QUESTION: “Who gets primary parenting rights?”
Divorce involves making big decisions. Perhaps the biggest and most difficult of these decisions is “Who will raise the kids?” There are two ways that this decision can be made. You and your ex can choose a custody arrangement together, or a judge can choose for you.
In 90 percent of cases, parents agree on a custody plan. But, sometimes parents cannot agree. Perhaps one parent feels that the living with the other parent will endanger the children. Or, the parents may be unable to cooperate for long enough to make a decision. In this case, the decision will be made in family court.
Pennsylvania judges must consider 16 factors when making a custody decision. These factors are:
- Which party is most likely to encourage and permit the child to have frequent and continuing contact with the other parent;
- Any abuse or history abuse committed by a parent or member of the parent’s household;
- The parental duties that each parent performs on behalf of the child;
- The need for continuity and stability in the child’s education, extracurricular activities and family life;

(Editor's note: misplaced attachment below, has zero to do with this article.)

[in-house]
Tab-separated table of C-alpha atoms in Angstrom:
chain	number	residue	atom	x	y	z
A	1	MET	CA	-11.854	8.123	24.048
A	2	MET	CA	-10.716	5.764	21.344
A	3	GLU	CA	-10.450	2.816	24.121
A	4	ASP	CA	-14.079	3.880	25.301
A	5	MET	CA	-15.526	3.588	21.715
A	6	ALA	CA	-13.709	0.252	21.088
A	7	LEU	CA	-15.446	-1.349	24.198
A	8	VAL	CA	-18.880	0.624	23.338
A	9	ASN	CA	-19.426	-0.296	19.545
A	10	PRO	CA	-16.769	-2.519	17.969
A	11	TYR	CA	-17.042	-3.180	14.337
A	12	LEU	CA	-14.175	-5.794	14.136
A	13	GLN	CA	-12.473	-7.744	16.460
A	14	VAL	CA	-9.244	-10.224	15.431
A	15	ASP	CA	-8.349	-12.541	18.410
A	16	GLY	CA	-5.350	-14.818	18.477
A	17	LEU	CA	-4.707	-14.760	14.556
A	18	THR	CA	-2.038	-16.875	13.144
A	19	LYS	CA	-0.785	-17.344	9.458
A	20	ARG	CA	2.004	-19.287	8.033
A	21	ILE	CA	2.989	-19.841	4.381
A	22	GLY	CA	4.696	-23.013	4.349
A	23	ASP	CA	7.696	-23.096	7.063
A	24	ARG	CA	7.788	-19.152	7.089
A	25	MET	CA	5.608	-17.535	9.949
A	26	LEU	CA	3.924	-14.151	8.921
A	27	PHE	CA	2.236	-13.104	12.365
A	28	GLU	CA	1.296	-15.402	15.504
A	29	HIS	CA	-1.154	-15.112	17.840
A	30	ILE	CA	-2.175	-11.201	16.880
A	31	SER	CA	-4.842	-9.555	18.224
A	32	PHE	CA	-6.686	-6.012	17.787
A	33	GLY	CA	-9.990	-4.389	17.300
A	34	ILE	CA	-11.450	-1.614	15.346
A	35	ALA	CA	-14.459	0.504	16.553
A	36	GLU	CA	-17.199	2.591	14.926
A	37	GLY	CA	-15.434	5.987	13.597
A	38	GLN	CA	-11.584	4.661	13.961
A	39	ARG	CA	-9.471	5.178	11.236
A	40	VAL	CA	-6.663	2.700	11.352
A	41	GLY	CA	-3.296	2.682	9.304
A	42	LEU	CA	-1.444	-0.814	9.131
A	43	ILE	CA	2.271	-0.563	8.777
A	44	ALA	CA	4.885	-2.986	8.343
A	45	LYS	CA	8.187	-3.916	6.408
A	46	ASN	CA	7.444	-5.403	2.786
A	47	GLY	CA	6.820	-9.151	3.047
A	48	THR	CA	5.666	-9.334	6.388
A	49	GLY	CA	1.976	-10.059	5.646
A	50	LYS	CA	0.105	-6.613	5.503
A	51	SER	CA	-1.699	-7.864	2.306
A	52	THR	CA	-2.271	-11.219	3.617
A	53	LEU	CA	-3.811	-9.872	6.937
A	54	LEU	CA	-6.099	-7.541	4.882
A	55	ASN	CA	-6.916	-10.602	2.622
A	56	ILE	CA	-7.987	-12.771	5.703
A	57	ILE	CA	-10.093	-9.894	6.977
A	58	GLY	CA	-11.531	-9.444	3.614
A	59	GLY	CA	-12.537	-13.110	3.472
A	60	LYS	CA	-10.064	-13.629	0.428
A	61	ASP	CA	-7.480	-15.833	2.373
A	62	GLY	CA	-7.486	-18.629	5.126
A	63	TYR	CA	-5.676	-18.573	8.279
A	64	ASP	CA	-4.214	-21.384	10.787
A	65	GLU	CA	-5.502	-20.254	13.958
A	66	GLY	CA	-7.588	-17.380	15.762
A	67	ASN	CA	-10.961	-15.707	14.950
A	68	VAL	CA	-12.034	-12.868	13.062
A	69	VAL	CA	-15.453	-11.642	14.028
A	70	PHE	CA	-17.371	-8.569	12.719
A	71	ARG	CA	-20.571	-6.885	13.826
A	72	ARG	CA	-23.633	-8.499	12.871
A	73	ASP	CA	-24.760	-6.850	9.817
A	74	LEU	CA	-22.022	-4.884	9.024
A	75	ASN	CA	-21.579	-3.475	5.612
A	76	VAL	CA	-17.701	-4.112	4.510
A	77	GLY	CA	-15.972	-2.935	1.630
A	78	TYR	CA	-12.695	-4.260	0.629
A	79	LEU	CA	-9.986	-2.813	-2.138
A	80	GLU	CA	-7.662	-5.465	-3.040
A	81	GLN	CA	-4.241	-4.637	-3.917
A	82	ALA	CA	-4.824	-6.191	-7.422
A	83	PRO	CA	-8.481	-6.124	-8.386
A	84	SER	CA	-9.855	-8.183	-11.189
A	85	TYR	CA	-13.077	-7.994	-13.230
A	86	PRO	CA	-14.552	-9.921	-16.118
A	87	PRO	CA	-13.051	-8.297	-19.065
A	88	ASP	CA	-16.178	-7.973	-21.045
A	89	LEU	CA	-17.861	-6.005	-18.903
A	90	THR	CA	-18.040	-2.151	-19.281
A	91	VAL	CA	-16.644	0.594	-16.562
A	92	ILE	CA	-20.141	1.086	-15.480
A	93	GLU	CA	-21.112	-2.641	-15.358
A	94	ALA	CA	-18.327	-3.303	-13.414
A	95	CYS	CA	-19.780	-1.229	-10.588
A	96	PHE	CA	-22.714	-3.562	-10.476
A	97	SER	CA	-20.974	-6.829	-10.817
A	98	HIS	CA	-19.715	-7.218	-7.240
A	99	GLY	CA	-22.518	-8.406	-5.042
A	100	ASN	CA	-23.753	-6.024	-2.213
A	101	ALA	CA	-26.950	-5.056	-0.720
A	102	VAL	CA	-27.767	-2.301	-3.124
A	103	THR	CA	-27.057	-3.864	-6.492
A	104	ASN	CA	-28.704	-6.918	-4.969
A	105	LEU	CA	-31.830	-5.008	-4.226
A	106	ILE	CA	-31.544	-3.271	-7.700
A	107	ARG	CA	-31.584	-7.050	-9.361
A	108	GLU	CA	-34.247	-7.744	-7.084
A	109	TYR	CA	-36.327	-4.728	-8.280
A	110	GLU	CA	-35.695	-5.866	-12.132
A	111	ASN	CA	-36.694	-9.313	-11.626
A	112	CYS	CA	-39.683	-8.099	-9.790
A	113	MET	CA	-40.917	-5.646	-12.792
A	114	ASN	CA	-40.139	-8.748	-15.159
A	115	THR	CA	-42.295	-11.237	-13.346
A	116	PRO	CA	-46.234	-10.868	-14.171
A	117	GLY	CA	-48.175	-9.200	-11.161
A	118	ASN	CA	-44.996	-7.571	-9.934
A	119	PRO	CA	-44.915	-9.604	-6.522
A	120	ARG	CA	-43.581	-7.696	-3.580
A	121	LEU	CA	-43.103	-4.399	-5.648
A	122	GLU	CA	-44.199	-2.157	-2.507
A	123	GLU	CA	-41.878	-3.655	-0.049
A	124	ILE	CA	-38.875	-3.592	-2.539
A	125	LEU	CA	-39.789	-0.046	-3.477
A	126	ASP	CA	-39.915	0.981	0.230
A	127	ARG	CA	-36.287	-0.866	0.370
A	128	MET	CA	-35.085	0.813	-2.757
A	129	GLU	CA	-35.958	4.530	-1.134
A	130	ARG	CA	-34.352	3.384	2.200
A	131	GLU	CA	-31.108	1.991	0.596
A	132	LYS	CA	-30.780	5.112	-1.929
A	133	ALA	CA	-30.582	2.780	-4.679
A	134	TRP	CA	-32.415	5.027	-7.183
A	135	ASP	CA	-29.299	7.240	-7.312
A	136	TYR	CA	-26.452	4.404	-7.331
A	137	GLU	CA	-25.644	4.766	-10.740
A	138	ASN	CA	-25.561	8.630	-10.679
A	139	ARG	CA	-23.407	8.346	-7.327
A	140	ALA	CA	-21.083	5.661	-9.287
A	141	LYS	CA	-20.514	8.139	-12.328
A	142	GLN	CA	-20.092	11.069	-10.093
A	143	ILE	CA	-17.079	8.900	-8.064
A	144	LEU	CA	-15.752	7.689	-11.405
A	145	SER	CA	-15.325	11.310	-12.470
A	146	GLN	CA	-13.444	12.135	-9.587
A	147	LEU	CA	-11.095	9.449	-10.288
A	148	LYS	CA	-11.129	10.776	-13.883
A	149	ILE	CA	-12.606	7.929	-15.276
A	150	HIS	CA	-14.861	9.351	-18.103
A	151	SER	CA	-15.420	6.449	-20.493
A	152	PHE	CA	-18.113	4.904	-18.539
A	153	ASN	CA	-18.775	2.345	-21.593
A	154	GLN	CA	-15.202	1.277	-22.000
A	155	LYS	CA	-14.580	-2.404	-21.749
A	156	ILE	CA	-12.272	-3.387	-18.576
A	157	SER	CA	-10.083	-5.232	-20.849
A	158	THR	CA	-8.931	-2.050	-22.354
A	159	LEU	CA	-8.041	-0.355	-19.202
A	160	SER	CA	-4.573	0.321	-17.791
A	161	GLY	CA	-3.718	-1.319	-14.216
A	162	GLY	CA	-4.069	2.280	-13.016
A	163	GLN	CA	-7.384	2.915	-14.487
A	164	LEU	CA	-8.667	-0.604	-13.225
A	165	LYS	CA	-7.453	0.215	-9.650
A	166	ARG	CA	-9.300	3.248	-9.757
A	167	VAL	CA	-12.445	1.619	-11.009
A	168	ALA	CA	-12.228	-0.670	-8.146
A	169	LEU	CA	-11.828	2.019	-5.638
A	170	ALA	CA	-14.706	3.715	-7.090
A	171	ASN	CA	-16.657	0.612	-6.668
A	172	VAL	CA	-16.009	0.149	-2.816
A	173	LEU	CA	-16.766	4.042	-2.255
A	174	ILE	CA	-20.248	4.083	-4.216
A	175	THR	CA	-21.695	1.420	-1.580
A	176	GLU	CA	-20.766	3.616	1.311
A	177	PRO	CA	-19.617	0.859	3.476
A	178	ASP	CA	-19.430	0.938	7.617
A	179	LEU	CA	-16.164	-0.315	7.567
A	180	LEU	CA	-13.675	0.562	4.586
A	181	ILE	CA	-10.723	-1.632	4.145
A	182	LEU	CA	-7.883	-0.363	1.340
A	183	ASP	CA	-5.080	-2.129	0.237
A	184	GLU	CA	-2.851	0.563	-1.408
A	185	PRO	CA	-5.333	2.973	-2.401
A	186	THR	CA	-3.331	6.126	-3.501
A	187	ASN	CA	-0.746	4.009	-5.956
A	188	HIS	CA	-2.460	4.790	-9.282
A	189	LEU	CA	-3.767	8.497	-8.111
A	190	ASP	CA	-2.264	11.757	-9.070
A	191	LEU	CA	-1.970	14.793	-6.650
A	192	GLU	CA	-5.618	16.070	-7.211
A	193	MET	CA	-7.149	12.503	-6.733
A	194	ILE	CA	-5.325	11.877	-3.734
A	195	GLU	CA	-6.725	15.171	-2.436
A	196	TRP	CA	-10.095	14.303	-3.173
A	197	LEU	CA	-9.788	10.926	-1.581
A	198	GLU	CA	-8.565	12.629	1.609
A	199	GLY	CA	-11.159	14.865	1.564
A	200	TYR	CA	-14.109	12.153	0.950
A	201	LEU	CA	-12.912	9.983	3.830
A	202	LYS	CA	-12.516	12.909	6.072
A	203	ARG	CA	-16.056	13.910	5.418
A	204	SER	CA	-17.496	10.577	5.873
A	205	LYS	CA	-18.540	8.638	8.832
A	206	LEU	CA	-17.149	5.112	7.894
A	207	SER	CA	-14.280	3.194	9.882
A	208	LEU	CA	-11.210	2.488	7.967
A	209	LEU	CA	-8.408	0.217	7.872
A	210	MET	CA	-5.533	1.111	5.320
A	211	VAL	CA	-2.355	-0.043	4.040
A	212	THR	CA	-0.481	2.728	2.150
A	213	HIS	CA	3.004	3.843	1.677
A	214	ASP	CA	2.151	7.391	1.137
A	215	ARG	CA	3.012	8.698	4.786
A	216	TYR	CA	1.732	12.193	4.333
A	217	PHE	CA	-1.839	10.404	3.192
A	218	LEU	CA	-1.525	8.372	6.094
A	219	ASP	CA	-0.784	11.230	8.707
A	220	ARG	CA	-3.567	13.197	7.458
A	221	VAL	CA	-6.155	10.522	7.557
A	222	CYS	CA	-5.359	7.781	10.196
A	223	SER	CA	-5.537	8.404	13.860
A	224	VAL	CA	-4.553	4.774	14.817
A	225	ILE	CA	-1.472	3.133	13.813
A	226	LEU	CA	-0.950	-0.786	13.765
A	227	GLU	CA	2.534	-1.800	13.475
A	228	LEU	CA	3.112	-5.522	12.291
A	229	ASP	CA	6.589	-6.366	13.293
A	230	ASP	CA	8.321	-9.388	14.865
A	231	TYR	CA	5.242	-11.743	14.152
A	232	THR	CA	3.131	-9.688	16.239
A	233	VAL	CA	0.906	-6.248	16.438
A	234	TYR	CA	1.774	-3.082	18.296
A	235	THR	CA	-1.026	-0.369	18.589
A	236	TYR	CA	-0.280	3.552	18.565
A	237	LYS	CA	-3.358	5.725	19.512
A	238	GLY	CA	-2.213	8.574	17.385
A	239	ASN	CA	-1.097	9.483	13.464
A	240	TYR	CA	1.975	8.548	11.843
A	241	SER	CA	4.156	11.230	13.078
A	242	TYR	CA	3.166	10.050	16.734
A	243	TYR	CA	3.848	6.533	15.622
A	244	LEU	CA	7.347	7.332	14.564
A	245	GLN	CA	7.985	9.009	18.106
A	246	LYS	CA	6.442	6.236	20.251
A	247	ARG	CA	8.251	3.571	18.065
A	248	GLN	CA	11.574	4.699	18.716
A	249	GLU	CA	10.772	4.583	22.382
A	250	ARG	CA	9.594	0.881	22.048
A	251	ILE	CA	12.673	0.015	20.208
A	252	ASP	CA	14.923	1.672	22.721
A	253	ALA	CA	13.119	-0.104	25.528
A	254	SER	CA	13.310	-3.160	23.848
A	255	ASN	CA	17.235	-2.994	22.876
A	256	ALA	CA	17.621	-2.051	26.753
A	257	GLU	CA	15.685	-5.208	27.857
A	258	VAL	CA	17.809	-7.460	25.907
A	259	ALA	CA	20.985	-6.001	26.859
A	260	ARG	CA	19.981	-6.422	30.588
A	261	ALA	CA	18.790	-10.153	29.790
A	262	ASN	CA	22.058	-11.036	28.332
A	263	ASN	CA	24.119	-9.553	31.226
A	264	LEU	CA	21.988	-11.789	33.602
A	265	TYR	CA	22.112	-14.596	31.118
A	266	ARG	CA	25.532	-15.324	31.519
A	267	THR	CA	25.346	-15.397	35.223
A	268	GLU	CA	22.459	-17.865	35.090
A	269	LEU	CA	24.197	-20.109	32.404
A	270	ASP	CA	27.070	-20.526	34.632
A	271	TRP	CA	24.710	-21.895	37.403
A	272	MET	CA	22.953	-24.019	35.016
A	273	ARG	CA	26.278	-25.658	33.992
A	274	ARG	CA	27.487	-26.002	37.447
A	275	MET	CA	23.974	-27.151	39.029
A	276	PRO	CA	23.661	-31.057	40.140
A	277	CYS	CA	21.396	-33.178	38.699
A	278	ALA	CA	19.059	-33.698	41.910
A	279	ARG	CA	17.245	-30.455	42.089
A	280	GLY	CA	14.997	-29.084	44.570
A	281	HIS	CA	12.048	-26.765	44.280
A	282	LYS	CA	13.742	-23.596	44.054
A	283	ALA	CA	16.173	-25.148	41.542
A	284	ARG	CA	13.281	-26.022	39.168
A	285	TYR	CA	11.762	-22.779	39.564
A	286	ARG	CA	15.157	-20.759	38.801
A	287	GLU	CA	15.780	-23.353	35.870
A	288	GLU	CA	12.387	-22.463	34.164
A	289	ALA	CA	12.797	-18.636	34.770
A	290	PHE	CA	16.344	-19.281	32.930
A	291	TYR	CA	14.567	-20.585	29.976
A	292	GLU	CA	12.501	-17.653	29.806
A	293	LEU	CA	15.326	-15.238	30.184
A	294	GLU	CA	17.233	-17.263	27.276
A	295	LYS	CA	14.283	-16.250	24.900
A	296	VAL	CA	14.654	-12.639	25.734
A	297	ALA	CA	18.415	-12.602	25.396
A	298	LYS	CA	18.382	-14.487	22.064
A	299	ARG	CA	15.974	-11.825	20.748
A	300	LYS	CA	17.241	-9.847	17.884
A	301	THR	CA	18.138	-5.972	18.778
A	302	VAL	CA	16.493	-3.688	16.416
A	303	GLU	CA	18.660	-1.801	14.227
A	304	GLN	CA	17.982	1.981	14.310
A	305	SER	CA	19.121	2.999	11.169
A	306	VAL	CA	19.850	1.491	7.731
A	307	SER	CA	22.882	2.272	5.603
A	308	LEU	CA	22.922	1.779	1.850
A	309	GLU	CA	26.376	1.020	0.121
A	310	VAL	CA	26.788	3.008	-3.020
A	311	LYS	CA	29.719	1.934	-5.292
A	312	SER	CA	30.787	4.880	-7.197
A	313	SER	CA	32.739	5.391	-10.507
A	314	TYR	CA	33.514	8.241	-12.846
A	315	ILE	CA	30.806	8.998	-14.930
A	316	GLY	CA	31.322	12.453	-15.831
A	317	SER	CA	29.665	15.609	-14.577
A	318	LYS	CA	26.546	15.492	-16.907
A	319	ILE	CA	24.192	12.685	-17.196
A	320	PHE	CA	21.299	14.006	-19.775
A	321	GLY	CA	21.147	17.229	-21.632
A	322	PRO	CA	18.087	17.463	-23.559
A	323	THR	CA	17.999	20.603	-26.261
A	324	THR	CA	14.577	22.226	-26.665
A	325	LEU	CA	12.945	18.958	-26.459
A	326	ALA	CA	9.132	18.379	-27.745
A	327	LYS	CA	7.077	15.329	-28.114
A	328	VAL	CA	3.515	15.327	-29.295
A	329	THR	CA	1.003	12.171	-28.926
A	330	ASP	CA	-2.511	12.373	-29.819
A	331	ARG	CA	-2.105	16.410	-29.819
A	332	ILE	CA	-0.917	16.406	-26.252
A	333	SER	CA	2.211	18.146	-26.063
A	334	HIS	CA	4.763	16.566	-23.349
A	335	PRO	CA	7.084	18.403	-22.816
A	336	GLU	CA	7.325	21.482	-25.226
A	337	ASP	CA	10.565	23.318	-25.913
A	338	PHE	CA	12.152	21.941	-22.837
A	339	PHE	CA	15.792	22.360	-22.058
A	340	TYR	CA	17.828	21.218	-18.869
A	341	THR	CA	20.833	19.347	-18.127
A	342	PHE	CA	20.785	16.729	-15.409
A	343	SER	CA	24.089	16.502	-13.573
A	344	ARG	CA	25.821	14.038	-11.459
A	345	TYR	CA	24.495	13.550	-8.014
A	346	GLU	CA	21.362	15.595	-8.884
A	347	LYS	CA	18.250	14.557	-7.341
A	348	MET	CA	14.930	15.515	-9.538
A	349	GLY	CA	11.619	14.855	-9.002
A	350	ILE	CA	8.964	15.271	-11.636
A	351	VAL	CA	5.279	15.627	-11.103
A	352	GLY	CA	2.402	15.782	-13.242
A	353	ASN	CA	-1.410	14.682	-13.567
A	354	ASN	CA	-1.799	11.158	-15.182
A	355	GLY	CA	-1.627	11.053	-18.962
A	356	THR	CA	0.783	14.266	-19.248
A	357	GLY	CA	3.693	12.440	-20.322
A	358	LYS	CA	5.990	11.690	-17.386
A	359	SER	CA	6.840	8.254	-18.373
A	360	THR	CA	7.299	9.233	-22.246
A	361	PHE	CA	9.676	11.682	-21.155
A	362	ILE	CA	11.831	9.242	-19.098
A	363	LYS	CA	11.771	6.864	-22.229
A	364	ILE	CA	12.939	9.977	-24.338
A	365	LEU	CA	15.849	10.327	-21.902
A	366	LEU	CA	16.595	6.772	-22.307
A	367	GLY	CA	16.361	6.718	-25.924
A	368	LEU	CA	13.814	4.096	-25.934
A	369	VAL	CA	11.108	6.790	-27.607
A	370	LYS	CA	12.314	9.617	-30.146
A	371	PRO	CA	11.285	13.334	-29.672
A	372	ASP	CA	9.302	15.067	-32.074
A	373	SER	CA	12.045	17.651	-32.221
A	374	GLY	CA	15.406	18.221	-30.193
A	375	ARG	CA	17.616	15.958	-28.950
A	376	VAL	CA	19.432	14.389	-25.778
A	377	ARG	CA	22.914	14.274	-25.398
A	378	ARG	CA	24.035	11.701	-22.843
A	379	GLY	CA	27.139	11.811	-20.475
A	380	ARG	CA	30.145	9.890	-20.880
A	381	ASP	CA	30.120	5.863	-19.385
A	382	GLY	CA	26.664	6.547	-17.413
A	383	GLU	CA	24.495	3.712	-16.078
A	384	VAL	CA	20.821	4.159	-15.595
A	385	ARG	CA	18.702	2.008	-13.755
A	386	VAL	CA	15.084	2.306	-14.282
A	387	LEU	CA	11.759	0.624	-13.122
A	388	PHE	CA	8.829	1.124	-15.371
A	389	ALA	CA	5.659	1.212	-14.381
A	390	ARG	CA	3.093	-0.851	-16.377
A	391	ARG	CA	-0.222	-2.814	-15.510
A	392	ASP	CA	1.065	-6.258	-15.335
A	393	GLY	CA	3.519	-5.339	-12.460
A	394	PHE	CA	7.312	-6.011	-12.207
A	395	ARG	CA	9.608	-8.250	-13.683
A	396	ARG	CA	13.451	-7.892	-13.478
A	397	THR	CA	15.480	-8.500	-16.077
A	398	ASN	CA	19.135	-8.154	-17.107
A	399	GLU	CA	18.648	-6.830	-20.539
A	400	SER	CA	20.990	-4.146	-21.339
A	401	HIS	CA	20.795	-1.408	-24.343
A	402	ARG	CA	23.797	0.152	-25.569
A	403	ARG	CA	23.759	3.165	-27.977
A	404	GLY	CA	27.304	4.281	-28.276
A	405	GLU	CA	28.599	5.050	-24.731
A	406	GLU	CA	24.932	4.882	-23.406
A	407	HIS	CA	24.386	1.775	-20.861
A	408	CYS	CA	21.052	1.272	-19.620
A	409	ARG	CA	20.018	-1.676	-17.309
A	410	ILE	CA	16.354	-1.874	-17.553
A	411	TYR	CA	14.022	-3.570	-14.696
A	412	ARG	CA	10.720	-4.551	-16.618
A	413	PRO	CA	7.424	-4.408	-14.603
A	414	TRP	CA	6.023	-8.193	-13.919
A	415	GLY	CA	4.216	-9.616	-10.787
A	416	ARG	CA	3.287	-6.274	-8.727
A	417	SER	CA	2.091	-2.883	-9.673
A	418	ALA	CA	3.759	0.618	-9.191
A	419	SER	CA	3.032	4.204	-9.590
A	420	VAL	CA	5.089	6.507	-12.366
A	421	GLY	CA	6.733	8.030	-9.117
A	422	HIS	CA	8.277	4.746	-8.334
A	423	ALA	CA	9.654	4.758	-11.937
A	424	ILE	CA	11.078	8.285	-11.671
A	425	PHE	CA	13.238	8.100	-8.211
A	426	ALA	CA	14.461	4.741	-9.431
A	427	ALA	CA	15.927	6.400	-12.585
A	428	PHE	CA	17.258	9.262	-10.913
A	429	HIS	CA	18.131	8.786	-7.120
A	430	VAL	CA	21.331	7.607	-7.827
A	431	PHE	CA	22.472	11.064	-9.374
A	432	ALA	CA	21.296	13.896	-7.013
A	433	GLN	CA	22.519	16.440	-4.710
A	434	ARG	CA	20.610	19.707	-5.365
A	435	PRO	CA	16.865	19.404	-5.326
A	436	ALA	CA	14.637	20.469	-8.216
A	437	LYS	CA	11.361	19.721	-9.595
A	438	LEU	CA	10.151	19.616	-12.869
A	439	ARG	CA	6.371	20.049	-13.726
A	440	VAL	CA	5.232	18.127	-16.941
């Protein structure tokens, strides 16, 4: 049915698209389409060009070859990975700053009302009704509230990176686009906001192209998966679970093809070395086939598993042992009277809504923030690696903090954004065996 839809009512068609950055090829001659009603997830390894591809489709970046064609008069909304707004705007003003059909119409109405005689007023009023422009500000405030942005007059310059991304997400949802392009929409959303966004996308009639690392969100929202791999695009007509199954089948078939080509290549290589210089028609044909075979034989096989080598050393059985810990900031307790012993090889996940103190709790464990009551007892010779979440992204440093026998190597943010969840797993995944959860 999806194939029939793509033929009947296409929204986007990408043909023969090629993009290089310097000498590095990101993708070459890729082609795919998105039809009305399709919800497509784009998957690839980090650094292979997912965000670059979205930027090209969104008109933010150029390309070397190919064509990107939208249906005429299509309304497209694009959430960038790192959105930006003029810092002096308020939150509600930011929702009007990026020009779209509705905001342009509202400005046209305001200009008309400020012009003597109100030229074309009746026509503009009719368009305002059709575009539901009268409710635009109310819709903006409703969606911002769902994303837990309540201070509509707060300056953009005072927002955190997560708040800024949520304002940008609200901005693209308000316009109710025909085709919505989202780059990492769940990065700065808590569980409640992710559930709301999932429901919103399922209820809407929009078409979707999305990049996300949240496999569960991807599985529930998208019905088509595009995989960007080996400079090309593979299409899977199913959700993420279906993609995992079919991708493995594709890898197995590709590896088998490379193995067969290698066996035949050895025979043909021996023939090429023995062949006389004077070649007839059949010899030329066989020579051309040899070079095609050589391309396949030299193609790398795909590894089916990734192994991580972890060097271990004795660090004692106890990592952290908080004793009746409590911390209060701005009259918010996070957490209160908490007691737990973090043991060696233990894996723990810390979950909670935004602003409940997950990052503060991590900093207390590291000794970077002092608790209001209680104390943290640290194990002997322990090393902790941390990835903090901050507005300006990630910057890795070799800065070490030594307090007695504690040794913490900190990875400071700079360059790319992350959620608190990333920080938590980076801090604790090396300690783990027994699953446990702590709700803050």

- The role of extended family in the child’s life;
- The child’s siblings and the child’s relationships with those siblings;
- The preference of child;
- Any attempts made by a parent to turn the child against other parent;
- Which parent is most willing and able to maintain a healthy, loving, stable, and nurturing relationship;
- Which parent is best able to tend to daily emotional, physical, developmental, and educational needs of child;
- The distance between the parents residences;
- The ability of each parent to care for child or to make appropriate child care arrangements;
- The willingness of each parent to settle conflicts;
- Any history of drug or alcohol abuse;
- The mental or physical health of each parent;
- And, any other relevant factor.
A Philadelphia child custody attorney can help you protect your children and make you case for custody. Please call Petrelli Previtera Schimmel at 215-645-4297 to learn more about your legal options.